Two new Special Olympics Wisconsin studies suggest that its programming may reduce healthcare costs for the state of Wisconsin and that its Fit 5 program leads to better health outcomes for its athletes.
A study conducted in partnership with the Waisman Center and the Wisconsin Department of Health Services compared Medicaid claims of Special Olympics Wisconsin (SOWI) athletes against individuals with intellectual disabilities (ID) who are not SOWI athletes.
The results of the study indicate that SOWI athletes have fewer trips to healthcare professionals than their non-athlete counterparts. On average, SOWI athletes have 372 fewer medical claims per year than people with ID who are not SOWI athletes. Even more remarkably, SOWI athletes who participate in Healthy Athletes programming have 584 fewer medical claims per year than people with ID who are not SOWI athletes. According to the study, the total cost savings for Wisconsin Medicaid averages about $55 per SOWI athlete per year.
While this research is preliminary and there are still some methods of analysis to undertake, SOWI staff is very encouraged by these results that point toward the health benefits of SOWI participation that may result in fewer doctor visits.
“Although there may be some differences in the findings when we are able to add in controls for things like levels of function, we anticipate that the findings will hold true: that SOWI’s sports and programs lead to improved health for SOWI athletes and reduced healthcare costs for the state of Wisconsin,” said SOWI data team lead, Brandi Niemeier. In addition to working on research and grant writing for SOWI, Niemeier also serves as an associate professor in health promotion at UW-Whitewater.
Fit 5 study
The second study involved the evaluation of an eight-week Fit 5 program. Fit 5 is a tool to help athletes lead a healthier lifestyle and perform at their very best in competition. It is a plan for physical activity, nutrition, and hydration – recommending five days of physical activity a week, five fruits and vegetables everyday, and five bottles of water everyday. Using a comprehensive lifestyle survey constructed by SOWI, the study compared the differences in biometric measures (blood pressure, resting heart rate, and body mass index) for SOWI basketball players who attended practices and also completed Fit 5 activities against SOWI basketball players who attended practices but did not use the Fit 5 program.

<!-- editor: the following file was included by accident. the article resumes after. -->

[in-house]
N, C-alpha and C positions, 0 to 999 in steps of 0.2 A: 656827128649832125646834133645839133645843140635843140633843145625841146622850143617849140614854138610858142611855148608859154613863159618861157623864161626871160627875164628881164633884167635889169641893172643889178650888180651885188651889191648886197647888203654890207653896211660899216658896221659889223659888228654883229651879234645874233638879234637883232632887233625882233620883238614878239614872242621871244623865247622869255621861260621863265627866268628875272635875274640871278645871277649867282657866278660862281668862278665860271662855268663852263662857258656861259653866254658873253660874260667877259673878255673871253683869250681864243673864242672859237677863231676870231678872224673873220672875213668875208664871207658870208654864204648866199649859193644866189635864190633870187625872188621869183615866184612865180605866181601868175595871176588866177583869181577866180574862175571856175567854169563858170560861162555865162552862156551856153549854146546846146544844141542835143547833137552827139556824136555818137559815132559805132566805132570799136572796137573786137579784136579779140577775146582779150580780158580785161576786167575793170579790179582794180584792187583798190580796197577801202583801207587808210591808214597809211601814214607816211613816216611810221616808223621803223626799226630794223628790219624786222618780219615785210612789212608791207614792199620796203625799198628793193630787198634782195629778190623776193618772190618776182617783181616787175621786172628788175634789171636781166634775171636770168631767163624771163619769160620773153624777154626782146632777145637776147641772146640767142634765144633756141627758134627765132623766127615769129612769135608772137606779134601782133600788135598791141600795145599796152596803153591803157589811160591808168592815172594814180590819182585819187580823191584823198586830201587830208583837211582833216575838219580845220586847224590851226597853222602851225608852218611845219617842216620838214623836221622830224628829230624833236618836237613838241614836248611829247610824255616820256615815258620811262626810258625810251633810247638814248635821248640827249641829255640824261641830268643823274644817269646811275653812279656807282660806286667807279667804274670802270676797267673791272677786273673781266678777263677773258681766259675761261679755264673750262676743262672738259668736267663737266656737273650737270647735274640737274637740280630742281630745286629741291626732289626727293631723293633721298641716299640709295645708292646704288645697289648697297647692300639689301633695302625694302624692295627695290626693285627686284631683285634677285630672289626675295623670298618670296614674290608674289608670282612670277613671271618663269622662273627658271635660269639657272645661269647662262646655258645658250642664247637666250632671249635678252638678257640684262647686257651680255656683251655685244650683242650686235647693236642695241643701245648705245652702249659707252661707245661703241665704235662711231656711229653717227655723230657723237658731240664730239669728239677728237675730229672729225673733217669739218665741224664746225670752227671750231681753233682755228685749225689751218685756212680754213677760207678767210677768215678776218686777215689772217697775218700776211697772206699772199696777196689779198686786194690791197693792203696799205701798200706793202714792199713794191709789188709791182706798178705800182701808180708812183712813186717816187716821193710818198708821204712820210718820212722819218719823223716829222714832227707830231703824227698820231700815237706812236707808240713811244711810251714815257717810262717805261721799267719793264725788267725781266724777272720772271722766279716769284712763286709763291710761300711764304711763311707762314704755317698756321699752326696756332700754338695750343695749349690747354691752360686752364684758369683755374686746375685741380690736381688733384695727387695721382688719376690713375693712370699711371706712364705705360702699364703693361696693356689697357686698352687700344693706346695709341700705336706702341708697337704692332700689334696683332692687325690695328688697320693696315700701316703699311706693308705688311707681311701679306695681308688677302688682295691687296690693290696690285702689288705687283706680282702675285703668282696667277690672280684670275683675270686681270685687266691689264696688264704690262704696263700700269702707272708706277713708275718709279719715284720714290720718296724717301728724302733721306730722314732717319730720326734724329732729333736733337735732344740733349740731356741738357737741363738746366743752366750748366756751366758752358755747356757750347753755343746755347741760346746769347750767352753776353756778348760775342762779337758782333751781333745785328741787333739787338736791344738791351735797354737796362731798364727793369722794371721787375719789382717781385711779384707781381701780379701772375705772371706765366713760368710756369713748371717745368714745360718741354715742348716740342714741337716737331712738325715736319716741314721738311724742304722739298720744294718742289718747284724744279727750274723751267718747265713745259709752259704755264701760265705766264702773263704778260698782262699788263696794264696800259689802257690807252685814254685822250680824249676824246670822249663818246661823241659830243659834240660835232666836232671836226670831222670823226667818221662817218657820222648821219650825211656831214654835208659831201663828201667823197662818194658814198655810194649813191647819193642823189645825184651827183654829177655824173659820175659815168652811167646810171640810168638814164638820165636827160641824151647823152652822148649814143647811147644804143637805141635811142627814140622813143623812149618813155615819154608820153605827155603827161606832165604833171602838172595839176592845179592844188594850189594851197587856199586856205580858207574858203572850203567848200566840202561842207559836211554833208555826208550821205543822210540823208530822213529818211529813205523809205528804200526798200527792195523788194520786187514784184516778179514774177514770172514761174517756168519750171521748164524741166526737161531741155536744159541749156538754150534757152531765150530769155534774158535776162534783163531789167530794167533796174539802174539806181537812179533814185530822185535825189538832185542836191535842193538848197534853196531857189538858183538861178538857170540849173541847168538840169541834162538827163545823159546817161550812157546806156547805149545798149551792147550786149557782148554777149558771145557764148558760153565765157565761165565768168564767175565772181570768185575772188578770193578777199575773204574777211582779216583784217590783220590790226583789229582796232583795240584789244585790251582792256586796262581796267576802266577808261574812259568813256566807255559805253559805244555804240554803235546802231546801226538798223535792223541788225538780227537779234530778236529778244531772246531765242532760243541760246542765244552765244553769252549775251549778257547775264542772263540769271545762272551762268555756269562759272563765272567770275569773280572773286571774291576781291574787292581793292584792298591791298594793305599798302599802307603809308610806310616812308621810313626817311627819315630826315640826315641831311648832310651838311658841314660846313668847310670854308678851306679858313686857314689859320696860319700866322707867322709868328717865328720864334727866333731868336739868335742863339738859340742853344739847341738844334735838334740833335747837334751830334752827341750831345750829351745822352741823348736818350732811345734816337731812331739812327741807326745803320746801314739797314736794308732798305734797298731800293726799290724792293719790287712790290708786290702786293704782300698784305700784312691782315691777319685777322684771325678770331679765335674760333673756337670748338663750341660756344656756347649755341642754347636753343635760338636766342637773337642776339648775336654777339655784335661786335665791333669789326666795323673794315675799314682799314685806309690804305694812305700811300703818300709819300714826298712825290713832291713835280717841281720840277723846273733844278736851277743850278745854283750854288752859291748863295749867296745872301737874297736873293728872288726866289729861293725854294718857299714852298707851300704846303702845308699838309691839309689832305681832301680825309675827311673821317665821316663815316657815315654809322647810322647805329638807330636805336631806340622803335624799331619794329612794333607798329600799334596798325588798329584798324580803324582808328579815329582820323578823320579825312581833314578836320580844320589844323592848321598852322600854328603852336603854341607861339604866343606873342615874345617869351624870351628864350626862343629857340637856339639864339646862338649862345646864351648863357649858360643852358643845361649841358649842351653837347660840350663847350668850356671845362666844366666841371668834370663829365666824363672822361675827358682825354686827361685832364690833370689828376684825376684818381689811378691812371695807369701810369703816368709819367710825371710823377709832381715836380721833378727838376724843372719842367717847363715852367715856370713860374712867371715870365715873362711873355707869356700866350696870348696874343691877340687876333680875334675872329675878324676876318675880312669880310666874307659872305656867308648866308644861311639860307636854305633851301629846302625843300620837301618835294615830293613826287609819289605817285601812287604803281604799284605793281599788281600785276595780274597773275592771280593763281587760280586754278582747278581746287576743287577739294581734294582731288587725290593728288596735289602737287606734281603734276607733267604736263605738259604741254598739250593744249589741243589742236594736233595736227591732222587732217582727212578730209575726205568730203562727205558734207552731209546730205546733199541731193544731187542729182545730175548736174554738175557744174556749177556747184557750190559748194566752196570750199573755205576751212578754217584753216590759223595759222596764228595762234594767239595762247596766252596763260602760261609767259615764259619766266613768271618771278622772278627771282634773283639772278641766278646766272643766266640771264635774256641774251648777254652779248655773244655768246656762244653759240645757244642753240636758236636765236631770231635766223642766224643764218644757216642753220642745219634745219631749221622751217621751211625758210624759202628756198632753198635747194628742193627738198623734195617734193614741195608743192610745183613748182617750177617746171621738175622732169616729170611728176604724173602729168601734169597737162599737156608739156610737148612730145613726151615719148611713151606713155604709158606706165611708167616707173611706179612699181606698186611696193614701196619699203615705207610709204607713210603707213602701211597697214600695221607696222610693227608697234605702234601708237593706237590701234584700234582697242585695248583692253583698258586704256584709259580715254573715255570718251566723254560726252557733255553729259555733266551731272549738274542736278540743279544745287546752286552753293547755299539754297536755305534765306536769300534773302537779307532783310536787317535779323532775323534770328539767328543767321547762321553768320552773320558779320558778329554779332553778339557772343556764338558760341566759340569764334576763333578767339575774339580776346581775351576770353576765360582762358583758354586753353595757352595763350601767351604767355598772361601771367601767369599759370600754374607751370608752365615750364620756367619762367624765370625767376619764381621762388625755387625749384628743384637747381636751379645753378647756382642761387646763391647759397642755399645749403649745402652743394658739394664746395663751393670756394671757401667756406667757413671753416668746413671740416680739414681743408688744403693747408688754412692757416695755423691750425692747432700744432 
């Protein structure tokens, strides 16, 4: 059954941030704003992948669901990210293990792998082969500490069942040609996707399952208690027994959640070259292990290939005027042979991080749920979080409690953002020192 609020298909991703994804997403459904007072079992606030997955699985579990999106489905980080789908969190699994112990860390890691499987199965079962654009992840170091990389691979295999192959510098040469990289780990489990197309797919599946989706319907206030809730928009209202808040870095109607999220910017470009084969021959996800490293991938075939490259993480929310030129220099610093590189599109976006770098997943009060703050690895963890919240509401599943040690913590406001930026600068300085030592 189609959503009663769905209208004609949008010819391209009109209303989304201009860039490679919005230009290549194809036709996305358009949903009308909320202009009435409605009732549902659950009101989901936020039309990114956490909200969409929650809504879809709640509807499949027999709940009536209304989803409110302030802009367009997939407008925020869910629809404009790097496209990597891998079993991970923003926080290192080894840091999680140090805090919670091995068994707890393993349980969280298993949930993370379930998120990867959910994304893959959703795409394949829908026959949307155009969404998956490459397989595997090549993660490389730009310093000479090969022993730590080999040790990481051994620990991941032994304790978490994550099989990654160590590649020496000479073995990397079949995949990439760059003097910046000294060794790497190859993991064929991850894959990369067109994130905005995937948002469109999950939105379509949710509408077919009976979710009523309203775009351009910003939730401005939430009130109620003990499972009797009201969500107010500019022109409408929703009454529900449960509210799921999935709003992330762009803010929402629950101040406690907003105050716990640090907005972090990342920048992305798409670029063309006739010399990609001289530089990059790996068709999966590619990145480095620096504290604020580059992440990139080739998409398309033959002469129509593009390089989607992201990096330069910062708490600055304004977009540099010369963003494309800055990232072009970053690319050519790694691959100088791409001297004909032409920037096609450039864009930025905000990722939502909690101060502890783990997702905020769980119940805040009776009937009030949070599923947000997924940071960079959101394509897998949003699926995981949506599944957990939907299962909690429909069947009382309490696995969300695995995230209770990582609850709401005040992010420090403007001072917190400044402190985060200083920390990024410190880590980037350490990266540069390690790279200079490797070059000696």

Basketball players who participated in Fit 5 displayed a significant 5-point drop in diastolic blood pressure, while basketball-only athletes had a 1.43-point drop. On average, the resting heart rate of the Fit 5 group dropped nearly 2.28 beats per minute in the eight weeks while the control group saw an increase of more than 2.5 beats per minute. And while the control group saw their average body mass index (BMI) increase by .3 percentage points, the Fit 5 athletes only increased their BMI by .038 points.
So while both groups did see increases in BMI, SOWI staff speculate that the overall increase in BMI is due to the accumulation of muscle from training for basketball, while the Fit 5 group appeared to have their BMI increases due to muscle offset by more fat reduction than the control group saw.
While SOWI staff were expecting to see differences between the groups in this study, they were taken aback by the stark contrasts in common health measures over just a short eight-week period.
“The results provide evidence that the Fit 5 program, when implemented during sports practices, will help SOWI athletes achieve significant improvements in their biometric measures,” Niemeier said. “With the blood pressure improvements alone, completing Fit 5 activities could lead to reductions in hypertensive medication requirements for our athletes.”
The studies were conceived by Special Olympics Wisconsin’s data team, composed of several staff members from different departments with an interest in using empirically driven research to assess the impact of Special Olympics Wisconsin’s programming. They were funded through a grant from Special Olympics International that aims to help in assessing the efficacy of Special Olympics’ programs and initiatives.
For future research, the data team plans to use the lifestyle survey to determine how different programs affect the health of athletes. They also hope to look more into athletes’ social and emotional wellness. Additionally, further research is planned with the Waisman Center and the Department of Health Services to control for other variables and do additional analysis in their Medicaid research.